These may represent Agnes Achard, wife of Sir Robert (d. 1356-8) their son Peter Achard (d. 1361), and his wife Elizabeth (d. circa 1360). Alternatively, they may represent Sir Robert himself, and his two wives, Joan (d. 1336), and Agnes.
The main Achard home was at Aldermaston, but they owned a second home at Sparsholt. These wooden effigies are very rare survivors; less than 100 are said to remain in English parish churches.
The two female effigies are set in 14th-century niches similar to those in the chancel. Lady Joan's head has a lion cub at her feet and her head is supported by twin angels. The base of her stone coffin us decorated with figures of nine men-at-arms.
These military 'weepers' seem an odd touch for a noble lady, so it seems quite plausible that the coffin was actually designed for Sir Robert before his second marriage. Lady Agnes has a dog at her feet, and her head is supported by two nuns.
Everything is symbolic in medieval art - Lady Agnes entered a nunnery after her husband's death, hence the carving on nuns on her tomb. As for Sir Robert - if it is indeed him - his head rests on his tilting helmet and there is a marvellous lion carving at his feet.
If the Sparsholt Effigies seem dim and dingy in the ill-lit transept, there is a solution; modern light switches can be found just to the right of the transept entrance. I only wish I'd found them before I spent ten minutes trying to photograph the effigies in semi-darkness!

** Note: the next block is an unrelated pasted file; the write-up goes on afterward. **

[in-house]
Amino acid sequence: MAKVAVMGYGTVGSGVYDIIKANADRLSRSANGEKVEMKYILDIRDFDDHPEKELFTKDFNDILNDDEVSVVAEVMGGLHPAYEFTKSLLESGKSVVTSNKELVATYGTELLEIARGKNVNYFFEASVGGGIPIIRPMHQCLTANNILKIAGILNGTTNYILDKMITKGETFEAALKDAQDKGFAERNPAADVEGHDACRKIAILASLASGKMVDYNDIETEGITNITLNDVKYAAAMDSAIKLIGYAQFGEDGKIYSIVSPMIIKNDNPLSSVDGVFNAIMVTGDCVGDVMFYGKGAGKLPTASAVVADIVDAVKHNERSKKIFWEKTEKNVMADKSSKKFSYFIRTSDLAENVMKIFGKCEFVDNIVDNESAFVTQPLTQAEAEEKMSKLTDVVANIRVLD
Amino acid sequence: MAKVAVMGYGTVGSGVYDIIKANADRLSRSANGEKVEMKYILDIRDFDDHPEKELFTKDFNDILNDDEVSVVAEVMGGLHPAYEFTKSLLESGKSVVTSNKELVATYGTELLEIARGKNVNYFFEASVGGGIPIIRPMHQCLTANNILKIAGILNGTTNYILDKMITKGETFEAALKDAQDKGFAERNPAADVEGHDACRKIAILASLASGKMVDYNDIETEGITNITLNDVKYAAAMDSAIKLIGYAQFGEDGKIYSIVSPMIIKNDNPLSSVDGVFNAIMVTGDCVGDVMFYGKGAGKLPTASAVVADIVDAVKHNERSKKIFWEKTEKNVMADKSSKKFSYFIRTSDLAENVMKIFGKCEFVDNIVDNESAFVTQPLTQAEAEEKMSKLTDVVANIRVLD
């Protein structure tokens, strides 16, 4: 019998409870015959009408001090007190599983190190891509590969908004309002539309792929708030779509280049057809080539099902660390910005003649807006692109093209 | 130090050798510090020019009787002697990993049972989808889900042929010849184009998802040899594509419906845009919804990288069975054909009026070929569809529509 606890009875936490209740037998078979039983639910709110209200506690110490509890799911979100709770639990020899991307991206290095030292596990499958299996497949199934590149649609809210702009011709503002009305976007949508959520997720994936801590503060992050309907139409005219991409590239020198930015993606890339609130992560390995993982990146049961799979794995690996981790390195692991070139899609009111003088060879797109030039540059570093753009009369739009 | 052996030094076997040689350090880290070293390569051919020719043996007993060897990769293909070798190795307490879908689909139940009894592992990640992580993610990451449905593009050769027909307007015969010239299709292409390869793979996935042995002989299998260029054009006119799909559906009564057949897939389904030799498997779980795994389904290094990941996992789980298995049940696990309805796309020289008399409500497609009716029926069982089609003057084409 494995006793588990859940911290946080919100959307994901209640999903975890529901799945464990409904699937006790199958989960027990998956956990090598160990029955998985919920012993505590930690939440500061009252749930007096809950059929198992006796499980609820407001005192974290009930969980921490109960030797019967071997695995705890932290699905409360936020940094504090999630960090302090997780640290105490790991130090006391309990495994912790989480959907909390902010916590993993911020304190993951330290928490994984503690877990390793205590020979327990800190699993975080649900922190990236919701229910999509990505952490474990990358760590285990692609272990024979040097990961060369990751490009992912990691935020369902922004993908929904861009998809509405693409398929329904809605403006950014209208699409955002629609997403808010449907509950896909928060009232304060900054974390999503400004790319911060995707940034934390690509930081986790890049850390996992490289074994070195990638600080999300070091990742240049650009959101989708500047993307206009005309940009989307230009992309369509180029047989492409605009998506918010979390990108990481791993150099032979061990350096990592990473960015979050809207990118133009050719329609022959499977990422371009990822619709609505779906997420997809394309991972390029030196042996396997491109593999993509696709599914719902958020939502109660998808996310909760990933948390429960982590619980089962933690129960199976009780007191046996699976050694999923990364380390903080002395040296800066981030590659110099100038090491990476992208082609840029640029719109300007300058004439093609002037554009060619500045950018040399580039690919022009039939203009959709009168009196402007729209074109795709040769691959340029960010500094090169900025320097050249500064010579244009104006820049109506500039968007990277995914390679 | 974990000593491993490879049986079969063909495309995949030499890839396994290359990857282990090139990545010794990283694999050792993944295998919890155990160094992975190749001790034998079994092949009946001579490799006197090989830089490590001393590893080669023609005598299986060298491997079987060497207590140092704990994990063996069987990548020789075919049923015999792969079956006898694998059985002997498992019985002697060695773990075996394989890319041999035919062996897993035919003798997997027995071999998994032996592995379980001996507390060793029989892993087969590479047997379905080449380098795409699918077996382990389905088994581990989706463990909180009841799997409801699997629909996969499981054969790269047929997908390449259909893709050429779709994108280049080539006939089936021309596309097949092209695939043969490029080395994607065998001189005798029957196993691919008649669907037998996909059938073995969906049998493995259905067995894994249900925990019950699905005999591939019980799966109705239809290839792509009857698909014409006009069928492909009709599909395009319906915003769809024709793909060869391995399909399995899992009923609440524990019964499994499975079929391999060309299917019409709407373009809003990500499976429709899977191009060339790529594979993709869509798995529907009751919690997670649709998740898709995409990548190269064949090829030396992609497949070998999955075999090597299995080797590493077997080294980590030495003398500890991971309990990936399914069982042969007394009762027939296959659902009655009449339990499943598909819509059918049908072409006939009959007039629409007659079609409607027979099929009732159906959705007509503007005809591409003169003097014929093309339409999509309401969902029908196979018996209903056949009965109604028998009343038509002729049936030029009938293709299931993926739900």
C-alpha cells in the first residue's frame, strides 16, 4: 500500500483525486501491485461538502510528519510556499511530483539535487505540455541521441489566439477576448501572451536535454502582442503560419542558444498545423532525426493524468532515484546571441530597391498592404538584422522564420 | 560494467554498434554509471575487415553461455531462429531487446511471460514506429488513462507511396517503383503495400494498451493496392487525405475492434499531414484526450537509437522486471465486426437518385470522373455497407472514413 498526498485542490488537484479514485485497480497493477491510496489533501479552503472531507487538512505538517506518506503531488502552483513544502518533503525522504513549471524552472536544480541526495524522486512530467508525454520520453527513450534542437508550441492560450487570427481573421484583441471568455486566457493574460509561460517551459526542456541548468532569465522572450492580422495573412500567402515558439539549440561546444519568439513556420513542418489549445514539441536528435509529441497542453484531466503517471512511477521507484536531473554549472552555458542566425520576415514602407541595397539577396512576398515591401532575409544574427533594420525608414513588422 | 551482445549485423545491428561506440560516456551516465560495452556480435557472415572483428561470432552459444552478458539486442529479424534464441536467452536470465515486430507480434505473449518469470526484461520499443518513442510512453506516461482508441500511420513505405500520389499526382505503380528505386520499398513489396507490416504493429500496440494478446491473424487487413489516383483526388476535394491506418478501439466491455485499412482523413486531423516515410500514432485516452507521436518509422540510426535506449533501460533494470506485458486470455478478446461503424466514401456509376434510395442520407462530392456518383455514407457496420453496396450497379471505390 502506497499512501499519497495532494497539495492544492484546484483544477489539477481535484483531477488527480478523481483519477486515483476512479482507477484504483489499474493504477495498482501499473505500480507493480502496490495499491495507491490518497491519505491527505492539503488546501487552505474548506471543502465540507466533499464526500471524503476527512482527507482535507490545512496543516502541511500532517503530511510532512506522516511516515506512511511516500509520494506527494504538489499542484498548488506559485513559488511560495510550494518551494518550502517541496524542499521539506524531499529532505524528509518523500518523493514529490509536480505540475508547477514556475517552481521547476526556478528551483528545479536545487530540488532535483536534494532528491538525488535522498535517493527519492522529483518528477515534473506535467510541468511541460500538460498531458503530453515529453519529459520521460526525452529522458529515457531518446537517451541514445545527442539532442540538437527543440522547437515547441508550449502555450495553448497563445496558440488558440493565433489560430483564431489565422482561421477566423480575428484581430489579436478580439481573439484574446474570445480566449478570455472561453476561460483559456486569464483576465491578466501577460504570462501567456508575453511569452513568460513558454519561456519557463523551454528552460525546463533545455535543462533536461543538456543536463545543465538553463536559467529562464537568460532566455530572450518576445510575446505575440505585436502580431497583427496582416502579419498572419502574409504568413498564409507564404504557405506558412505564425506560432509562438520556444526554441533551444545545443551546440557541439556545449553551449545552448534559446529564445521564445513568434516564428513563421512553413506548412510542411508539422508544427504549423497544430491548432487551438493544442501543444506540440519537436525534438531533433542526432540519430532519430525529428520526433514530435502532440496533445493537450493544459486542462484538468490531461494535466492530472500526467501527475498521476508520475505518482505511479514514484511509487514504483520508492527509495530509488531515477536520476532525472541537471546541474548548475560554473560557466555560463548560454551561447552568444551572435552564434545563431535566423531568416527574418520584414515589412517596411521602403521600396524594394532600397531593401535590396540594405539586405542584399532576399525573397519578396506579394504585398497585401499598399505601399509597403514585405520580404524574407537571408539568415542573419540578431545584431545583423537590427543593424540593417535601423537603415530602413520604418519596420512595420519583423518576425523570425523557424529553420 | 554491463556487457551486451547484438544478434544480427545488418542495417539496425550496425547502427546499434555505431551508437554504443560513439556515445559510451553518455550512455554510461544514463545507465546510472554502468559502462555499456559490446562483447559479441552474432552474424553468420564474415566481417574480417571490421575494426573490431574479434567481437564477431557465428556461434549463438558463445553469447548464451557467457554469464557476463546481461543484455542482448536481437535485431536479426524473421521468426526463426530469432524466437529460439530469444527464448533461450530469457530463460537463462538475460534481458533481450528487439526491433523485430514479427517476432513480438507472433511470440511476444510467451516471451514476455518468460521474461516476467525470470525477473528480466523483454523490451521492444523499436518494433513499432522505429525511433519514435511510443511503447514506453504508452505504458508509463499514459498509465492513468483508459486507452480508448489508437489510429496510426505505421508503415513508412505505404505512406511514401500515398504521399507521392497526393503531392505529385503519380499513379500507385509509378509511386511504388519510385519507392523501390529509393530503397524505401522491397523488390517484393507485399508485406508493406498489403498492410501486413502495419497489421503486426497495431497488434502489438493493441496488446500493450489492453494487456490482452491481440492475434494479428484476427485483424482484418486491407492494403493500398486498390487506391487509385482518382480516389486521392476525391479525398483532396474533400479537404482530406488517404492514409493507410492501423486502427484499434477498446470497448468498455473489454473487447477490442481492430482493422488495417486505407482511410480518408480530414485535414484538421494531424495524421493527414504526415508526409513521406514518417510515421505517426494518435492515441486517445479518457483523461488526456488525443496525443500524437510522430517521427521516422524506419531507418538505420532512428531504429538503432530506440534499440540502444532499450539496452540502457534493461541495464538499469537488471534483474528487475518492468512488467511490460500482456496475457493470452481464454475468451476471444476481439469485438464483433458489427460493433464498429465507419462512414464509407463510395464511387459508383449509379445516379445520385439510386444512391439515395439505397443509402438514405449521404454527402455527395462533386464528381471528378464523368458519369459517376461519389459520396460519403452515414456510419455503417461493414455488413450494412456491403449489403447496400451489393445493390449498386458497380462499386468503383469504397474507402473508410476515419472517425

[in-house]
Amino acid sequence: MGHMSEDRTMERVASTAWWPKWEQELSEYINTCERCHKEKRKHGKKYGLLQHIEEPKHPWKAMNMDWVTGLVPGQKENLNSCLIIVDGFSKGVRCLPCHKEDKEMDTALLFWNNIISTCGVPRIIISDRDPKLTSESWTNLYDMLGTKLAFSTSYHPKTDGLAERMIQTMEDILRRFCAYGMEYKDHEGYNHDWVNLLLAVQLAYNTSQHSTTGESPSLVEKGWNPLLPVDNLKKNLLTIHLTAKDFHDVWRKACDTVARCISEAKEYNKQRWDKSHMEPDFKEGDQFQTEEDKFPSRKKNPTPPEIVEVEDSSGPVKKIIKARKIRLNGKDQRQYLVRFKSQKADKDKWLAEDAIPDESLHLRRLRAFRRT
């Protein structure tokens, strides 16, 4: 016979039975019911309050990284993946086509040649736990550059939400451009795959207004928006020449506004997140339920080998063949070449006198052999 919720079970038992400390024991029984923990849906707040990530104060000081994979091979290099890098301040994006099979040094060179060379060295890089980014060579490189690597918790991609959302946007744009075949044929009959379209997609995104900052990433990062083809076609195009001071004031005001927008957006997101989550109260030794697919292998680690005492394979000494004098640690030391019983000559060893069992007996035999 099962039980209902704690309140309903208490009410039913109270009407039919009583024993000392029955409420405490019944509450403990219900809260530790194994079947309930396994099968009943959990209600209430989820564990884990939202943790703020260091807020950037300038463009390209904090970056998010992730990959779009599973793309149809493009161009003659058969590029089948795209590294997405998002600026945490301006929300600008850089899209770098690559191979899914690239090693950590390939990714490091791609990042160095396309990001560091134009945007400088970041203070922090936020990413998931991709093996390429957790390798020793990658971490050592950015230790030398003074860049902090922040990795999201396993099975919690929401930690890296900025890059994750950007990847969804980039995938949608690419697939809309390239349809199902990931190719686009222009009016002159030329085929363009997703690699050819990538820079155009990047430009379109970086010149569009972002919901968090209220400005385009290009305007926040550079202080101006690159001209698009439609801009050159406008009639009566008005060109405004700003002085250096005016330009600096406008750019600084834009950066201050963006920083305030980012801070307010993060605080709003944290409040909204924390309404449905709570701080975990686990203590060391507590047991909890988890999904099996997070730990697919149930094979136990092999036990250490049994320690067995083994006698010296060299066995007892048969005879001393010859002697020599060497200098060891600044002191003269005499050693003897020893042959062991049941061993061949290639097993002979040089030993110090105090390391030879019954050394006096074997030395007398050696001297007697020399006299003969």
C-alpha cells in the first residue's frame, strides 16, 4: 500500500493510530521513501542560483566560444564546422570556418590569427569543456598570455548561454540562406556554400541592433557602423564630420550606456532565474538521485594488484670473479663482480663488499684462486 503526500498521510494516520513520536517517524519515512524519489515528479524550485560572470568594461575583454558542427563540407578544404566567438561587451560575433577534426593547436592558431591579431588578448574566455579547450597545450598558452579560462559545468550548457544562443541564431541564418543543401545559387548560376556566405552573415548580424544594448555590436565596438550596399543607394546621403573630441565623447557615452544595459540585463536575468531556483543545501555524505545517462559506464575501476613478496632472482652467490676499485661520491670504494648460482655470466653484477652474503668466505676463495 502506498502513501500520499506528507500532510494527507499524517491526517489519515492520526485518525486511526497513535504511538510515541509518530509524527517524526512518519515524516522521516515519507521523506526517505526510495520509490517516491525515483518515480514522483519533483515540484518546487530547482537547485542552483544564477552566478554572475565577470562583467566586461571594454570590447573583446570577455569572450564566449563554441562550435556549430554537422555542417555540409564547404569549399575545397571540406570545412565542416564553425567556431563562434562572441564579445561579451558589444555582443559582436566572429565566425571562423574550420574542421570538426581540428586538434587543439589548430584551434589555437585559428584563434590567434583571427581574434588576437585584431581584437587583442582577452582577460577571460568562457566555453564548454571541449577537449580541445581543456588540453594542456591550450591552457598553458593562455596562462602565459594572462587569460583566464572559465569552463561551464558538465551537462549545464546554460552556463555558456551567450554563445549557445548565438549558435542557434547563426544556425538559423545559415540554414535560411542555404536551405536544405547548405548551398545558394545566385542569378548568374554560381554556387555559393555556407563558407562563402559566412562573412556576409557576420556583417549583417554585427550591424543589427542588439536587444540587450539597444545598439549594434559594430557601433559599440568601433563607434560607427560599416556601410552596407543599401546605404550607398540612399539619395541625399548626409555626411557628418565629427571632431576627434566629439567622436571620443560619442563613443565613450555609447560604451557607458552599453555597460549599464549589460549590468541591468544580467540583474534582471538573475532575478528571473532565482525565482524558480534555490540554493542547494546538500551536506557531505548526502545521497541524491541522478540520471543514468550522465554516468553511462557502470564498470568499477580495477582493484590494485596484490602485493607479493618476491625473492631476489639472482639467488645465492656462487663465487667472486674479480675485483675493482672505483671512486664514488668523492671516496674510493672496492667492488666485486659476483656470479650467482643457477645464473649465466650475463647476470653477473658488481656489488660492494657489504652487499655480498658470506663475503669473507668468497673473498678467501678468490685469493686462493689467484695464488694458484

The three south windows in the nave and the north window above the door contain fragments of medieval glass. The glass in the north window dates to about 1500. The left-most light in this window shows a female kneeling at a prayer desk, with a worn figure of St Catherine above. The centre light is less distinct but shows a dragon of St Margaret over a female donor.
The right light shows Latin lettering from a motto attributed to Cardinal Wolsey; 'The Lord is my shepherd'. This suggests that the glass was originally in the Hall of Wolsey's Christ Church College, Oxford, and was removed from the College by Henry VIII after Wolsey's fall from favour.
The windows of the south wall have earlier glass, perhaps 14th century, with Christ in Majesty and arms of the Delamere and Achard families. There are small sections of 13th-century grisaille glass (painted rather than stained). Even the plain glass is of medieval origin. One amusing bit of rhyming graffiti on the glass says 'Joseph Tuff cleaned some of these windows and that's enough'.
Summing up Sparsholt Church
A treasure trove of medieval brasses and memorials, Holy Cross is well worth a special trip to see. The Sparsholt Effigies and their elaborate tombs are quite exceptional. One of the best country churches in Oxfordshire.
Address: Church Way, Sparsholt, Oxfordshire, England, OX12 9PU
Attraction Type: Historic Church
Photo Credit: David Ross and Britain Express
NEARBY HISTORIC ATTRACTIONS
Heritage Rated from 1- 5 (low to exceptional) on historic interest
Childrey, St Mary's Church - 0.9 miles (Historic Church)
Letcombe Regis, St Andrew's Church - 2.3 miles (Historic Church)
Letcombe Bassett, St Michael & All Angels Church - 2.4 miles (Historic Church)
Goosey, All Saints Church - 2.6 miles (Historic Church)
Baulking, St Nicholas Church - 2.6 miles (Historic Church)
Uffington White Horse - 2.8 miles (Prehistoric Site)
Seven Barrows - 3.2 miles (Prehistoric Site)
Vale and Downland Museum - 3.2 miles (Museum)